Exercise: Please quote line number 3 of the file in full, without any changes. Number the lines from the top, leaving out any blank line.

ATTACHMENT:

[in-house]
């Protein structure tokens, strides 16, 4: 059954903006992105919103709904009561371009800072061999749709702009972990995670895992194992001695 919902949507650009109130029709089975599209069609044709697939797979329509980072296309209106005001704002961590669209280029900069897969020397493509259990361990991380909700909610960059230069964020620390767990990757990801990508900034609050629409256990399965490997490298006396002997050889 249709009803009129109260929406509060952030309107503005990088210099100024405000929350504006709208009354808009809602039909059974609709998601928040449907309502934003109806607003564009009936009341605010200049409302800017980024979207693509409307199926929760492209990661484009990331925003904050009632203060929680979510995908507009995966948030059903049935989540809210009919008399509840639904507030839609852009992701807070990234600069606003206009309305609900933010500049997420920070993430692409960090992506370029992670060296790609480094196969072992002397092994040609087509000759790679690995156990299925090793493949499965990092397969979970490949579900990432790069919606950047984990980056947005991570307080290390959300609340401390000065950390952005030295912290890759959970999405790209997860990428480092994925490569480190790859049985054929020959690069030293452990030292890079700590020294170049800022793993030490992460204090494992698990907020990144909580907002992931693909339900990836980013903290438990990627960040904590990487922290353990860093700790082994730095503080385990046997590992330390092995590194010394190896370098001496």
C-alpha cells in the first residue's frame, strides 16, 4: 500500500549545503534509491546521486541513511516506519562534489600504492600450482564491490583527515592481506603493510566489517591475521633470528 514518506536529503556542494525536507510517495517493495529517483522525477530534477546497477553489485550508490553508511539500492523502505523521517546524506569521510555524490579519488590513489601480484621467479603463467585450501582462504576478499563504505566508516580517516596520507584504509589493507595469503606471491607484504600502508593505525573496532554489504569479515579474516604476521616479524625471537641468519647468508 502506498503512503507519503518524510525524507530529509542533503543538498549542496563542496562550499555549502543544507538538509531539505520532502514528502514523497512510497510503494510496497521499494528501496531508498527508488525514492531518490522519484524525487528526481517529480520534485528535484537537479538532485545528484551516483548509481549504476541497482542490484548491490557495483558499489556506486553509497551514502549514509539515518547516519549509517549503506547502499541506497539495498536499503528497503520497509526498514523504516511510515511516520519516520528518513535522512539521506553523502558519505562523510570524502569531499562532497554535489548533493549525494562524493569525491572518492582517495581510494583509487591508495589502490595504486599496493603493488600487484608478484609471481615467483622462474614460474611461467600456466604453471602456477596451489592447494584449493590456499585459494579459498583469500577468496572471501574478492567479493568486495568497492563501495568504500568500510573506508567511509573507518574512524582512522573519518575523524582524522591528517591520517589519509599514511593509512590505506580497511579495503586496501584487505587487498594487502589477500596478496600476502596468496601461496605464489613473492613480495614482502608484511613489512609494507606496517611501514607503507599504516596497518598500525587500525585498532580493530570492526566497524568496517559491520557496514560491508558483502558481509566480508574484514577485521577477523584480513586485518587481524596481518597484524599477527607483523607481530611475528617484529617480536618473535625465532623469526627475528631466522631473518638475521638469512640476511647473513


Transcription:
C-alpha cells in the first residue's frame, strides 16, 4: 500500500549545503534509491546521486541513511516506519562534489600504492600450482564491490583527515592481506603493510566489517591475521633470528 514518506536529503556542494525536507510517495517493495529517483522525477530534477546497477553489485550508490553508511539500492523502505523521517546524506569521510555524490579519488590513489601480484621467479603463467585450501582462504576478499563504505566508516580517516596520507584504509589493507595469503606471491607484504600502508593505525573496532554489504569479515579474516604476521616479524625471537641468519647468508 502506498503512503507519503518524510525524507530529509542533503543538498549542496563542496562550499555549502543544507538538509531539505520532502514528502514523497512510497510503494510496497521499494528501496531508498527508488525514492531518490522519484524525487528526481517529480520534485528535484537537479538532485545528484551516483548509481549504476541497482542490484548491490557495483558499489556506486553509497551514502549514509539515518547516519549509517549503506547502499541506497539495498536499503528497503520497509526498514523504516511510515511516520519516520528518513535522512539521506553523502558519505562523510570524502569531499562532497554535489548533493549525494562524493569525491572518492582517495581510494583509487591508495589502490595504486599496493603493488600487484608478484609471481615467483622462474614460474611461467600456466604453471602456477596451489592447494584449493590456499585459494579459498583469500577468496572471501574478492567479493568486495568497492563501495568504500568500510573506508567511509573507518574512524582512522573519518575523524582524522591528517591520517589519509599514511593509512590505506580497511579495503586496501584487505587487498594487502589477500596478496600476502596468496601461496605464489613473492613480495614482502608484511613489512609494507606496517611501514607503507599504516596497518598500525587500525585498532580493530570492526566497524568496517559491520557496514560491508558483502558481509566480508574484514577485521577477523584480513586485518587481524596481518597484524599477527607483523607481530611475528617484529617480536618473535625465532623469526627475528631466522631473518638475521638469512640476511647473513